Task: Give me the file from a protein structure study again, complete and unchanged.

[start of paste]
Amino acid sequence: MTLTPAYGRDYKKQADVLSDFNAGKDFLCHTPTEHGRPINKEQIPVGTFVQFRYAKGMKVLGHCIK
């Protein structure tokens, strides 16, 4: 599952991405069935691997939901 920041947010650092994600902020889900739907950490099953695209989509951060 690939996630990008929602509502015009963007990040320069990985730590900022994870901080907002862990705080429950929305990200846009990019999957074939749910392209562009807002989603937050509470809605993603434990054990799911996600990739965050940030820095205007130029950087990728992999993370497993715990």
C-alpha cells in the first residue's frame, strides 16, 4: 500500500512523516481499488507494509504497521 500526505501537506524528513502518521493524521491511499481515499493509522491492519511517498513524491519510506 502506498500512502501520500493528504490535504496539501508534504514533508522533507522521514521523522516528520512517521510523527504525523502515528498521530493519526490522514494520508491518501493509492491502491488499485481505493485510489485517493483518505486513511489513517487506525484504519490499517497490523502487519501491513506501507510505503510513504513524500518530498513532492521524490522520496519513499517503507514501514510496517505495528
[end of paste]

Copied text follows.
Amino acid sequence: MTLTPAYGRDYKKQADVLSDFNAGKDFLCHTPTEHGRPINKEQIPVGTFVQFRYAKGMKVLGHCIK
């Protein structure tokens, strides 16, 4: 599952991405069935691997939901 920041947010650092994600902020889900739907950490099953695209989509951060 690939996630990008929602509502015009963007990040320069990985730590900022994870901080907002862990705080429950929305990200846009990019999957074939749910392209562009807002989603937050509470809605993603434990054990799911996600990739965050940030820095205007130029950087990728992999993370497993715990």
C-alpha cells in the first residue's frame, strides 16, 4: 500500500512523516481499488507494509504497521 500526505501537506524528513502518521493524521491511499481515499493509522491492519511517498513524491519510506 502506498500512502501520500493528504490535504496539501508534504514533508522533507522521514521523522516528520512517521510523527504525523502515528498521530493519526490522514494520508491518501493509492491502491488499485481505493485510489485517493483518505486513511489513517487506525484504519490499517497490523502487519501491513506501507510505503510513504513524500518530498513532492521524490522520496519513499517503507514501514510496517505495528